While the number of potential substances that can attract teen users has grown so large that it threatens to overwhelm the annual survey instrument used for the much-watched Monitoring the Future report, the historical major substances of abuse still capture the greatest share of attention in communities and among national leaders.
The 2011 Monitoring the Future survey, released Dec. 14 in a Washington, D.C. news conference, shows noteworthy declines in youth tobacco and alcohol use but worsening problems with marijuana use (and to a somewhat lesser extent prescription medication misuse).
Federal leaders who addressed the media at the news conference stated that they see numerous challenges in the prevention effort regarding marijuana, from a lack of tailored messages to which parents have access, to some youths’ perception that smoked marijuana must not be harmful because it is being used in some contexts as medicine.
In this year’s National Institute on Drug Abuse (NIDA) survey, encompassing responses from nearly 47,000 youths in grades 8, 10 and 12 across the country, 36.4% of 12th-graders reported past-year marijuana use, up from 31.5% five years ago. In addition, 6.6% of high school seniors reported using marijuana on at least 20 occasions in the past 30 days; principal investigator Lloyd D. Johnston, PhD, said that figure represents the highest level of regular use in that age group since 1981.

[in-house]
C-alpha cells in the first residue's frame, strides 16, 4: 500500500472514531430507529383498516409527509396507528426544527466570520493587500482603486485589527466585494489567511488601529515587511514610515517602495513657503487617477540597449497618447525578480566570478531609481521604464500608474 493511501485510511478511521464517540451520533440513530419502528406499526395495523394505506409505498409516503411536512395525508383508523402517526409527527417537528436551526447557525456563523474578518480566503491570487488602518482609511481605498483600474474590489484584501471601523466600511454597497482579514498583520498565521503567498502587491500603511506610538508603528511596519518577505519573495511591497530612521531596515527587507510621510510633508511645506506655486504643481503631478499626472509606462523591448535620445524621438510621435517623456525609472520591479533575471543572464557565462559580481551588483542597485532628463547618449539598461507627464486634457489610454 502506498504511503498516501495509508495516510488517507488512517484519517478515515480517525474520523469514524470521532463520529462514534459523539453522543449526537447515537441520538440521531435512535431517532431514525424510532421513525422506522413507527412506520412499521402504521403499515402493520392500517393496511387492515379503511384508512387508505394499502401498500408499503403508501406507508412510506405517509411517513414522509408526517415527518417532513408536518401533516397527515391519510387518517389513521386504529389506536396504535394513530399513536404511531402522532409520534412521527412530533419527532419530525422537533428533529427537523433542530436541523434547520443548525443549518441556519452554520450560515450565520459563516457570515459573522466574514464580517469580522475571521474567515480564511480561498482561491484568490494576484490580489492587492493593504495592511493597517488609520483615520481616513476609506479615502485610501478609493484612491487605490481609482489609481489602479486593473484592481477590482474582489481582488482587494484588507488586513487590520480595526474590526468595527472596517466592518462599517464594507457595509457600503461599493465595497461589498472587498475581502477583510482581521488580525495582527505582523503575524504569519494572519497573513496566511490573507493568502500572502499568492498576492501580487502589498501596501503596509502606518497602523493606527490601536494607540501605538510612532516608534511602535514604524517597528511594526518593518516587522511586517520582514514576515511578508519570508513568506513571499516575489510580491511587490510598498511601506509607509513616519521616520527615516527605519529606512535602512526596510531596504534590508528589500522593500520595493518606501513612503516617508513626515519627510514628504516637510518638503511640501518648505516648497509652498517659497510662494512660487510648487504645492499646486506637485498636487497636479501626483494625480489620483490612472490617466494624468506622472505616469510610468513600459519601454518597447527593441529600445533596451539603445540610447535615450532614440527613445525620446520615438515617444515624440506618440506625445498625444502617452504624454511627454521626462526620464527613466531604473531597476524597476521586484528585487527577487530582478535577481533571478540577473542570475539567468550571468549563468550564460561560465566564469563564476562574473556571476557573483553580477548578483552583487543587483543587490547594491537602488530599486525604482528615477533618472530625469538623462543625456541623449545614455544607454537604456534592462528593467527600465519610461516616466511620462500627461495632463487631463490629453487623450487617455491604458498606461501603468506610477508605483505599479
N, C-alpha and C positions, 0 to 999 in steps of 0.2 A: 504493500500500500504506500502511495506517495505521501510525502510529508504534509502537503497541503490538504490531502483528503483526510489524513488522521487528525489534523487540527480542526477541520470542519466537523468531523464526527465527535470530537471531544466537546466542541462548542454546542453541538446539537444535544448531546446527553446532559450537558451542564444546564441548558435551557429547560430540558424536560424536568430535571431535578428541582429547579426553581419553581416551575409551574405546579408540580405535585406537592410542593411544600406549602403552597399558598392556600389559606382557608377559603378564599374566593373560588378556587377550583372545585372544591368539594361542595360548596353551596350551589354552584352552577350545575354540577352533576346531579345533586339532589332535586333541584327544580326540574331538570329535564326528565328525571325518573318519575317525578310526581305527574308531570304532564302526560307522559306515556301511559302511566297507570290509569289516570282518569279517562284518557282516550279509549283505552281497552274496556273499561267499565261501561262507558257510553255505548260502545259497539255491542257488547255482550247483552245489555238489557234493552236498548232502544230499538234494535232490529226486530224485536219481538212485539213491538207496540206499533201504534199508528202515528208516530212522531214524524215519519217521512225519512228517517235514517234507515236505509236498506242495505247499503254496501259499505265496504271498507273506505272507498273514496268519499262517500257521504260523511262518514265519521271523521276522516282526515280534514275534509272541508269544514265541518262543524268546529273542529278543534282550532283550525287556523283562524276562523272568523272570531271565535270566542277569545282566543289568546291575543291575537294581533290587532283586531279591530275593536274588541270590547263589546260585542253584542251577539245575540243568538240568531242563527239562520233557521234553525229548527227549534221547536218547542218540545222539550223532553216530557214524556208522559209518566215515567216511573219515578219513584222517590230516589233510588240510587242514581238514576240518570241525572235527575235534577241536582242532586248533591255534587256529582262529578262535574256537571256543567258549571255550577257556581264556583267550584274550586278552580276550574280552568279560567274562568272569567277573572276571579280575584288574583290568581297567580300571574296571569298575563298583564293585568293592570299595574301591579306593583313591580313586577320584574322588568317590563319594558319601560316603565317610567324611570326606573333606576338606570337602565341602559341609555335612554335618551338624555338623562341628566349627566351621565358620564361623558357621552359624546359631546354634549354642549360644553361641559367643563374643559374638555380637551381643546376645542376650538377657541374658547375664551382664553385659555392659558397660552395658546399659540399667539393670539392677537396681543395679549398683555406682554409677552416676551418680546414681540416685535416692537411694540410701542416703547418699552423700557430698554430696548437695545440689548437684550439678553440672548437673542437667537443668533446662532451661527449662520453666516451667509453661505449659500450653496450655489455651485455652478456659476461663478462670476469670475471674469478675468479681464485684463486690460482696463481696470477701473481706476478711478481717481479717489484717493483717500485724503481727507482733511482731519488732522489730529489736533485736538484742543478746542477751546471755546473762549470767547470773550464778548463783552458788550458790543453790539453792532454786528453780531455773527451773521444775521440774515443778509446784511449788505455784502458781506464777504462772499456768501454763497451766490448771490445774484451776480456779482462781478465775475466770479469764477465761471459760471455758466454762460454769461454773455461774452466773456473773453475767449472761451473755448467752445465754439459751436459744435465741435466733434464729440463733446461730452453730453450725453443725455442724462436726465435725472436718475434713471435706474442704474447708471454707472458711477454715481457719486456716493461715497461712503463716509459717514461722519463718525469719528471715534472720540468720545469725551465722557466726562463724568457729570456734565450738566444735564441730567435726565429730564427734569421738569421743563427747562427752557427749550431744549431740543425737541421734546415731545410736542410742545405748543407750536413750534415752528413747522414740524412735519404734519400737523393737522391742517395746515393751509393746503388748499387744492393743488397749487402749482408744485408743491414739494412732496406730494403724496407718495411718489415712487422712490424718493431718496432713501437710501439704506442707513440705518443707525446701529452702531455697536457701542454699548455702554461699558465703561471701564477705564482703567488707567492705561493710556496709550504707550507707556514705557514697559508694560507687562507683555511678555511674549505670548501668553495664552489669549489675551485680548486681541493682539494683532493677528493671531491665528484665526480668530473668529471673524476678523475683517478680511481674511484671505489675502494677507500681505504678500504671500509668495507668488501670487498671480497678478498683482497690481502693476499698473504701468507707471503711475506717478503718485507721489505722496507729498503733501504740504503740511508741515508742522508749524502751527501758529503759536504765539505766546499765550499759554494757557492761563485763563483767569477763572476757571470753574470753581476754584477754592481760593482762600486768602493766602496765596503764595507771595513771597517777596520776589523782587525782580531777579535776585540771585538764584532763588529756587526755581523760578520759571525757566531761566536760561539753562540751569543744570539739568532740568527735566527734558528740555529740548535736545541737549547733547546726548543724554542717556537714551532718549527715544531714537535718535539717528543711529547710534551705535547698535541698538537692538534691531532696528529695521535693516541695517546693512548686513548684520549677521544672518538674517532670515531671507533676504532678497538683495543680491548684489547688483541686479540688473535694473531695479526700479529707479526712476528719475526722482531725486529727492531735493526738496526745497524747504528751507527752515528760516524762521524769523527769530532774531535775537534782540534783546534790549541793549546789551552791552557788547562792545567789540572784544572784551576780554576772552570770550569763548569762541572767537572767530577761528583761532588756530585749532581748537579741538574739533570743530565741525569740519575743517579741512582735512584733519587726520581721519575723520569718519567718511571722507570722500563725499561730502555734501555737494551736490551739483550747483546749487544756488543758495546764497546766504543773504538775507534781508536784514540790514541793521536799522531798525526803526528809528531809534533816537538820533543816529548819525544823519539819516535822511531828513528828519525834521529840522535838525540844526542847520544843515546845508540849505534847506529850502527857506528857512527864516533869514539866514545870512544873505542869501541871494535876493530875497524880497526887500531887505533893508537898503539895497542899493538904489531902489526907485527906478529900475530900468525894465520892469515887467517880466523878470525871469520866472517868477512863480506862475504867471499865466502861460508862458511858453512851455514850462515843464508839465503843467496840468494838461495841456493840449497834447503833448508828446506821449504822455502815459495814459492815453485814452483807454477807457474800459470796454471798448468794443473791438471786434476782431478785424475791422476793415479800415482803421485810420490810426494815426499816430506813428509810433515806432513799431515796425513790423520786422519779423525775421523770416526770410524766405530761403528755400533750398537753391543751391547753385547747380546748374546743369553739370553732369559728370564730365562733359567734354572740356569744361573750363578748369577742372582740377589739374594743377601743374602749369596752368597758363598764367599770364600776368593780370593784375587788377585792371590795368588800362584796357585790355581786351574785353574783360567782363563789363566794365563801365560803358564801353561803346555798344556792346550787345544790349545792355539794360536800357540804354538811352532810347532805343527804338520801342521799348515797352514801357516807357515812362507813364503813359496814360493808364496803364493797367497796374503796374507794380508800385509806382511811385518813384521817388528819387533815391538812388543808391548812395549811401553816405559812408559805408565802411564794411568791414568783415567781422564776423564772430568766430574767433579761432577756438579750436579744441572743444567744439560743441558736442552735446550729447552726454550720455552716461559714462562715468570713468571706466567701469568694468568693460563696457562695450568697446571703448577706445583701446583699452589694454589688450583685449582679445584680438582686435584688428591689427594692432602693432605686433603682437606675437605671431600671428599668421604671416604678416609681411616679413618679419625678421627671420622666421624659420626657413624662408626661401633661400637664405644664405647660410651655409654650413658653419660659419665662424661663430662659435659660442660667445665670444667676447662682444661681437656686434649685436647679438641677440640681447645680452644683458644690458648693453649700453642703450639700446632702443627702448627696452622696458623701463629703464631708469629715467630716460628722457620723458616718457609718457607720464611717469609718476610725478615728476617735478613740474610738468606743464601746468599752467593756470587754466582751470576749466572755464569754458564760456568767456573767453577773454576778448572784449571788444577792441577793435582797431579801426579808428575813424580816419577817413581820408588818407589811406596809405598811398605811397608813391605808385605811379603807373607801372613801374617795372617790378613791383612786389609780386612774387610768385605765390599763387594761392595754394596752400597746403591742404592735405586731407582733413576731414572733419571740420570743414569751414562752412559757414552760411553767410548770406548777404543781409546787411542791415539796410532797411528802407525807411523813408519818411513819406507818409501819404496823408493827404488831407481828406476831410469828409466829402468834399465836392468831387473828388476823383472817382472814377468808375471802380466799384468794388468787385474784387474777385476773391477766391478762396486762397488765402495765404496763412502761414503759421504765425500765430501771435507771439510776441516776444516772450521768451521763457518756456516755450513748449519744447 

This year’s survey is the 37th Monitoring the Future report. Johnston said several substances were included on the survey questionnaire for the first time this year, such as synthetic marijuana, alcoholic energy drinks, and various forms of smokeless tobacco. Bath salts will be added for 2012.
The latest survey showed a continuation of a longstanding pattern of declining tobacco use at all grade levels. NIDA director Nora D. Volkow, MD, said that daily rates of smoking among youths have declined 60% in the last 15 years.
Yet in addition, a growing popularity of non-cigarette products such as smokeless tobacco products and small cigars present “a growing portfolio of challenge” for anti-tobacco efforts, said Howard K. Koh, MD, MPH, assistant secretary for health at the U.S. Department of Health and Human Services (HHS). Moreover, “Every day, more than 3,800 children under 18 smoke their first cigarette. … We need to accelerate, not slow, the declines [in use].”
Alcohol use numbers also are continuing to decline among youths, with overall prevalence at its lowest levels since 1996 and binge drinking among 12th-graders at about half of its level from 30 years ago, federal officials reported.
Yet marijuana trends continue to be moving in the opposite direction, with youths’ perceived risk associated with marijuana use posing a significant concern. In the most recent survey, only 22.7% of high school seniors reported seeing great risk in occasional marijuana smoking (by comparison, 43.4% of 8th-graders saw great risk in occasional marijuana smoking).
The emergence of synthetic cannabinoids such as K2 and Spice also has caused great concern, although Johnston believes regulatory changes that have made the substances used to manufacture these compounds illegal will result in decreases in use in future surveys.
Gil Kerlikowske, director of the Office of National Drug Control Policy (ONDCP), considers the prevention effort surrounding marijuana use to be particularly challenging for a number of reasons, including the effect of medical marijuana laws on youths’ risk perceptions. Kerlikowske indicated that a possible link between increased marijuana use rates and the presence of medical marijuana laws in certain states is being closely watched.
While the survey showed some declines in use of several other substances, including cocaine, inhalants and misused cough and cold medicines, misuse of prescription pain medications remains at relatively high levels (though largely unchanged from 2010).